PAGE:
October 26, 2021

Jitter and Latency and Ping, Oh My! How These Techy Terms Affect Your Internet Experience

While most people look at download and upload speeds as the sole determining factor when choosing an internet provider and plan, the overall speed – while important – is only part of the story. Certainly, 1 Gbps is worlds better than 10 Mbps, with gig speed offering much faster downloads and uploads, even better if they are symmetrical. But other speed factors play into your internet experience, especially when it comes to graphic-intense video conferencing, streaming, or gaming.

Ping & Latency

If you immediately thought of submarines, it’s for a good reason. There is a tie-in. Just as subs rely on active sonar pings to verify range to target, the internet similarly uses pings. In internet terms, ping means the time it takes for the signal sent from your computer to reach the server and return to your computer. The total round-trip time is the ping. How long it takes is called ping rate or latency. While the distance from the computer to the service can contribute to latency, the miles are less important than the vehicle taking the signal there: the internet connection.


Ping rate/latency is measured in milliseconds, which may seem insignificant if all you’re doing is sending emails – even with large file attachments – or posting funny cat pics to social media because you’re not expecting an instant response. It's not interactive. However, if anything you’re doing online involves transmitting moving graphic images, such as streaming, video calls, or gaming, those tiny milliseconds matter.

Ping & Latency
Run a speed test to find out your ping rate.

Ping is like your golf score: lower is better. Excellent ping is anything under 50 milliseconds. Slower 100-150 milliseconds is okay for most games, but not great. If it tops out over 150 milliseconds, you’ll likely lose the game because you can’t respond fast enough. The time to server and back is too long. If someone shoots at your character and it takes you an extra half-second to respond because of long latency, it could cost you the victory.

Likewise, business video conferences are more confusing if there is lag or pause when discussing important agenda items. The boss asks a question, and you're last to respond because your connection stumbled. Important information could be lost along the way.

Ping Illustration

If it seems like this all happens in the blink of any eye, you’re not far off. And if it only happened once, no big deal. The trouble arises when it happens repeatedly. The more latency, the slower your game or video moves, taking you out of contention or out of the discussion. And it can make your streaming experience worse than being forced to watch commercials.

Jitter & Lag

While jitter may sound like the shaky rush from downing too much coffee, and lag the post-caffeine letdown, that’s not exactly what they mean in the internet world. (Although they sort of did at one time.)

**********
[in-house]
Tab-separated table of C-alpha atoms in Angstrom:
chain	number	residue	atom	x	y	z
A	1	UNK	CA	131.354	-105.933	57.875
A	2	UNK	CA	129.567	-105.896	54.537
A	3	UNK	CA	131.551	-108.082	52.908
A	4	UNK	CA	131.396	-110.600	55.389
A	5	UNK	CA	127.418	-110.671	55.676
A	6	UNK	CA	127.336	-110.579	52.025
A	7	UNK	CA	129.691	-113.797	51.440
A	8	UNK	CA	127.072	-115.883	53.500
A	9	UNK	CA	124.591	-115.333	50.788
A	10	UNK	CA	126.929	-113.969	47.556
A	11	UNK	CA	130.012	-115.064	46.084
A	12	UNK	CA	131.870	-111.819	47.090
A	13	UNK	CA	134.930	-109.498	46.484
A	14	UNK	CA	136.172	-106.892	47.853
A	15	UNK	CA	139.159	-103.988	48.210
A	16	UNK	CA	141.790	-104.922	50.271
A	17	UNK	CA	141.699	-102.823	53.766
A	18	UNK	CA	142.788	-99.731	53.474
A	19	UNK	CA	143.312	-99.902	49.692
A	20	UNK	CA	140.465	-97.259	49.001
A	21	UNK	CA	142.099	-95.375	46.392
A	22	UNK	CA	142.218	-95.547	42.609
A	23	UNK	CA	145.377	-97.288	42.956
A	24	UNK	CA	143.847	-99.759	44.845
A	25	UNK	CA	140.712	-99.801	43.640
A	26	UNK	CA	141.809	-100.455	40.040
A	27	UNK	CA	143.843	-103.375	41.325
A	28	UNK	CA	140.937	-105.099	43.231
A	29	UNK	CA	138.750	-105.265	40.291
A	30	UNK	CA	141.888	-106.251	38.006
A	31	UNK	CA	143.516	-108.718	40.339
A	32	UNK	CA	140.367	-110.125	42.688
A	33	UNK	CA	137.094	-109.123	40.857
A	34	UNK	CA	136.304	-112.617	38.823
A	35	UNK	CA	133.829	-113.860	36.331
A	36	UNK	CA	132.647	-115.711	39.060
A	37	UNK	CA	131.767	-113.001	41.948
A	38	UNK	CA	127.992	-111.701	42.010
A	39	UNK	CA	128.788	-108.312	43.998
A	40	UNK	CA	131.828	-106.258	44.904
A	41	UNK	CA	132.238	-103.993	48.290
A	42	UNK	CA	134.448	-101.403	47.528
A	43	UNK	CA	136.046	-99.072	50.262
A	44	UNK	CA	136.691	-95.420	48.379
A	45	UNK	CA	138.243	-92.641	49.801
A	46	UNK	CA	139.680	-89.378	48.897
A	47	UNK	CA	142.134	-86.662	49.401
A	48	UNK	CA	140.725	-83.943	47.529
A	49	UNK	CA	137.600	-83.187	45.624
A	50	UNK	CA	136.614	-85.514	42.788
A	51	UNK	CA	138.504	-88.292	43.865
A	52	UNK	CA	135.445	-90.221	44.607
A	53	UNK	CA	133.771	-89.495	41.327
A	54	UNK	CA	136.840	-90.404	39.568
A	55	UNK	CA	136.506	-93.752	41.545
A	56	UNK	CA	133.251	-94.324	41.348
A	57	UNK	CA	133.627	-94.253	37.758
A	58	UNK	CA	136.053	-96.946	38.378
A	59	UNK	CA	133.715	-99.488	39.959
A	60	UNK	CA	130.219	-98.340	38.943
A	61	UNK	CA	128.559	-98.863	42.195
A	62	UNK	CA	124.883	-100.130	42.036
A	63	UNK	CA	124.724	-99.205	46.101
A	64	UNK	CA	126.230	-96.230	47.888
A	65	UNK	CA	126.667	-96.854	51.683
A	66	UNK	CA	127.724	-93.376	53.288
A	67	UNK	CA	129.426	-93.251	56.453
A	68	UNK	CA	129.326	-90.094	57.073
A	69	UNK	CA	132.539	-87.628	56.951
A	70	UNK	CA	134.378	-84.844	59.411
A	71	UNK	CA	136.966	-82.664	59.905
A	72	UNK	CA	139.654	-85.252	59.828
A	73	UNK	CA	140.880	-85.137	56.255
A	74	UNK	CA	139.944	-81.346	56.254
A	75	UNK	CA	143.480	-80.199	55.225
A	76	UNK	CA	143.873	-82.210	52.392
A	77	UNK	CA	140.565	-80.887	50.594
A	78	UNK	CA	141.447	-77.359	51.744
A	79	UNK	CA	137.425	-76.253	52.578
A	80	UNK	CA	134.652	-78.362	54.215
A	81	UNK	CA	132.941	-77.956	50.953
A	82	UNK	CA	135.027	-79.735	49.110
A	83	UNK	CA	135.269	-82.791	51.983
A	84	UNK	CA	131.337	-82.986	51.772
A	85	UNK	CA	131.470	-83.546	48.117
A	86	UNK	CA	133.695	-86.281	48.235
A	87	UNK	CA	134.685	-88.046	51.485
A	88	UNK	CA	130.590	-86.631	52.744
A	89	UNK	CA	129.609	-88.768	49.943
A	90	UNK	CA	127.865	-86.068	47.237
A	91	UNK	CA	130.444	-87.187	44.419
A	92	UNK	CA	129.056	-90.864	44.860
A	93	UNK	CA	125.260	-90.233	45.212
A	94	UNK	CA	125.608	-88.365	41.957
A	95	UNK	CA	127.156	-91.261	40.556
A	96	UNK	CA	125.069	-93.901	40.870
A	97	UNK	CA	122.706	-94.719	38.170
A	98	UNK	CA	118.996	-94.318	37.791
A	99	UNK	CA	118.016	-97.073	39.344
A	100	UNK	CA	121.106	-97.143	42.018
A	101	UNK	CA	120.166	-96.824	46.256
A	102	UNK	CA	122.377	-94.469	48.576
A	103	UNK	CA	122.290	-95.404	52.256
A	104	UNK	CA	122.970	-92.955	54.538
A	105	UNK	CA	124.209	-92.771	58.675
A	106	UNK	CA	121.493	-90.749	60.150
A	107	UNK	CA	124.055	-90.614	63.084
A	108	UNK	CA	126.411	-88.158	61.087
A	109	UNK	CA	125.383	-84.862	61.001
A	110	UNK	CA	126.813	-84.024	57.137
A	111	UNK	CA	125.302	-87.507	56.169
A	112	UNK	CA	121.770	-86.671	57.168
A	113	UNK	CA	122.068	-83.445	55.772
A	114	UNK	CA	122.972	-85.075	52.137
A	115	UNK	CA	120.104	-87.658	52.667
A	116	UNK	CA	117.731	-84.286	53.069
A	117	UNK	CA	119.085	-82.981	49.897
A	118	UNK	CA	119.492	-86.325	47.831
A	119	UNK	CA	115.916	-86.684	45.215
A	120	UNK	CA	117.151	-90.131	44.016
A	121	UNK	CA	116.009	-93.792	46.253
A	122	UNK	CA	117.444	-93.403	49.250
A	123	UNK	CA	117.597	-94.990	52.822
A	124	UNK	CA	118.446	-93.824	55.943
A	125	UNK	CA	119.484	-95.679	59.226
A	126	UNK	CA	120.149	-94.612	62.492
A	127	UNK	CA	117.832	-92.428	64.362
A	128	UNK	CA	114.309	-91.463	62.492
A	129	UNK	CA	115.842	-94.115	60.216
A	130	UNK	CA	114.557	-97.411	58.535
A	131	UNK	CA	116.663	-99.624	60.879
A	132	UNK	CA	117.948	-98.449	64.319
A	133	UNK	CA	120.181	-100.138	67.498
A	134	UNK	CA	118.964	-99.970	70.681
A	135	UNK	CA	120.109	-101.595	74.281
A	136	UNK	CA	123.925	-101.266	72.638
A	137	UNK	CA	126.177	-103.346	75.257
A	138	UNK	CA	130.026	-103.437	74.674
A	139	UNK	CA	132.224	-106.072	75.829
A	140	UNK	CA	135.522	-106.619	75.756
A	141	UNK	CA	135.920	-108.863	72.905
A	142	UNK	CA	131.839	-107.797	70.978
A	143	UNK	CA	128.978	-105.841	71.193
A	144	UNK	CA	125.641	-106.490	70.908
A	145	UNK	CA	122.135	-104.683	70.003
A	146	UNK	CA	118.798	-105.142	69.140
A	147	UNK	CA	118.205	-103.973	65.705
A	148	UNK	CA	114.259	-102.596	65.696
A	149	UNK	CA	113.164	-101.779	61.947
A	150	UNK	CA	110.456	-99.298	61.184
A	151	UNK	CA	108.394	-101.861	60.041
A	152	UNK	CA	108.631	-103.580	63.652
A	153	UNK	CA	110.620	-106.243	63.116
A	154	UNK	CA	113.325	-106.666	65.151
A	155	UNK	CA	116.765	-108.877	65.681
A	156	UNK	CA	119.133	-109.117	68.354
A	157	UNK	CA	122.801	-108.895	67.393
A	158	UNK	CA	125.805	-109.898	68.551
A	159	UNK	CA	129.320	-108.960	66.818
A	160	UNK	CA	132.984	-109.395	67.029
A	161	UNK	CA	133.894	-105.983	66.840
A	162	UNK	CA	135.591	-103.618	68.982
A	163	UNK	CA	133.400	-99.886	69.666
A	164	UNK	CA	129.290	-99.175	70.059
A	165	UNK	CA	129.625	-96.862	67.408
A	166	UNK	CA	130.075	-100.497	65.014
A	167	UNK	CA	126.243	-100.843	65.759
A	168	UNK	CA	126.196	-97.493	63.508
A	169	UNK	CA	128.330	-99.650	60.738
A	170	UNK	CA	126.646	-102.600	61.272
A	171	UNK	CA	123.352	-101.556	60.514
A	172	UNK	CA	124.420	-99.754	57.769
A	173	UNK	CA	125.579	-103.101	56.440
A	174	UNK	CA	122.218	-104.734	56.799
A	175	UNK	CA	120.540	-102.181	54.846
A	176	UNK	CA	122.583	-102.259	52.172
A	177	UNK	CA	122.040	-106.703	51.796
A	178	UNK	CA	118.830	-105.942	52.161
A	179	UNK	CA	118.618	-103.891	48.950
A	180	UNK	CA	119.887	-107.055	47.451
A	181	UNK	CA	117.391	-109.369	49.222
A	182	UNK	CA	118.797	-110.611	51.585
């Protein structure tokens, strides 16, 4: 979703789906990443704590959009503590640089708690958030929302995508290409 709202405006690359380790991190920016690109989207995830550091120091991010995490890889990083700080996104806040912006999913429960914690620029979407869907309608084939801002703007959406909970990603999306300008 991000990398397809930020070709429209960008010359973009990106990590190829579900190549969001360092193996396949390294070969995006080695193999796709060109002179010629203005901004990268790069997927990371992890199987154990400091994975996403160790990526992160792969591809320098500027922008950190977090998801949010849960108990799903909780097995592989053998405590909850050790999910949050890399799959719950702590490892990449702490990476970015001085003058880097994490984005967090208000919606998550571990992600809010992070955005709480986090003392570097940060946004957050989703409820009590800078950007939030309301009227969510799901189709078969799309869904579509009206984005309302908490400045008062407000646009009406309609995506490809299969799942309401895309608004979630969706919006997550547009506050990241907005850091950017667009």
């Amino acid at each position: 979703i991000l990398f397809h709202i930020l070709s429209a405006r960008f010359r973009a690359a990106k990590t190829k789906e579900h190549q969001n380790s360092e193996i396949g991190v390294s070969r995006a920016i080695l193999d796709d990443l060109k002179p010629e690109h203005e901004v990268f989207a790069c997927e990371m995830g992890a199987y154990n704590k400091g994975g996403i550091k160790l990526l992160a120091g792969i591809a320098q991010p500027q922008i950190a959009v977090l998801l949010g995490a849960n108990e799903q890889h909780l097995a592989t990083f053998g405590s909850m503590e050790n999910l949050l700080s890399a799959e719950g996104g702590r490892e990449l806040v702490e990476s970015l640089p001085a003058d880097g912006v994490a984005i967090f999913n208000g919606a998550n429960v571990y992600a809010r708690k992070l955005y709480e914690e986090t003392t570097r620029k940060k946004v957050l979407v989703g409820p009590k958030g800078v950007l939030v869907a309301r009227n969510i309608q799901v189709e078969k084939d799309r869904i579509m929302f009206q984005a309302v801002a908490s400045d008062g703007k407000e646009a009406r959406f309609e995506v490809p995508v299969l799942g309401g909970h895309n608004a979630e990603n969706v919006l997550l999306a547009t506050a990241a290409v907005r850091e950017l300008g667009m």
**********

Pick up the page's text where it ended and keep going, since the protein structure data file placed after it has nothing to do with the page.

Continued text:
In a nutshell, jitter is an unintended jump in ping rate or latency. When the rate changes, that’s called jitter because it shakes the signal and causes a spike in ping rate or latency on the way to and from the server, slowing down signal transmission and causing temporary disruption and possible data loss. This spike can cause momentary delays that disrupt the flow of a game or video, resulting in a game lost or missing part of the video, especially bad if it’s a video conference where you might miss something important someone said because of jitter.


Bad jitter can cause the ping rate or latency to spike to 100 or more milliseconds in the middle of something that needs consistency, creating resolution and connectivity issues.

As you can probably guess, lag is when the signal briefly stalls, resulting in a hiccup in streaming as latency jumps way up. Think of it as that sonar signal we discussed earlier getting delayed on the way to or from the object. In the case of the internet, lag is a spike (jitter) in the ping rate or latency between your computer to the server and back. Lag commonly reveals itself in video games when a controller button is pushed and there is a pause before anything happens on the screen, and everything that happened during the delay is gone. In video conferences, the screen freezes for a moment and then resumes at full speed.

Fixing These Issues

Many factors contribute to ping, latency, and jitter that are beyond your control, such as the type of server, the number of users on the server at the same time, the distance from your computer to the server, and others. But you can control how fast your signal comes and goes based on your type of internet connection.

Copper cables, for example, tend to be more vulnerable to these issues due to the electrical current required to send signals and the need to boost and re-boost the signal multiple times along the way, depending on the distance to the server. They are also more prone to interference from outside sources such as power lines, radio signals, and other nearby copper cables. Additionally, since copper cable internet is typically a shared connection, other user activities and the amount of traffic on the cable can affect its purity.

On the other hand, fiber optics do not suffer the same fate because they send light through pure glass strands over far greater distances and on dedicated strands not shared by other users. As a result, the signal maintains greater clarity both uploading and downloading, offering better gaming and video experiences. May we suggest a plan starting at 250 Mbps?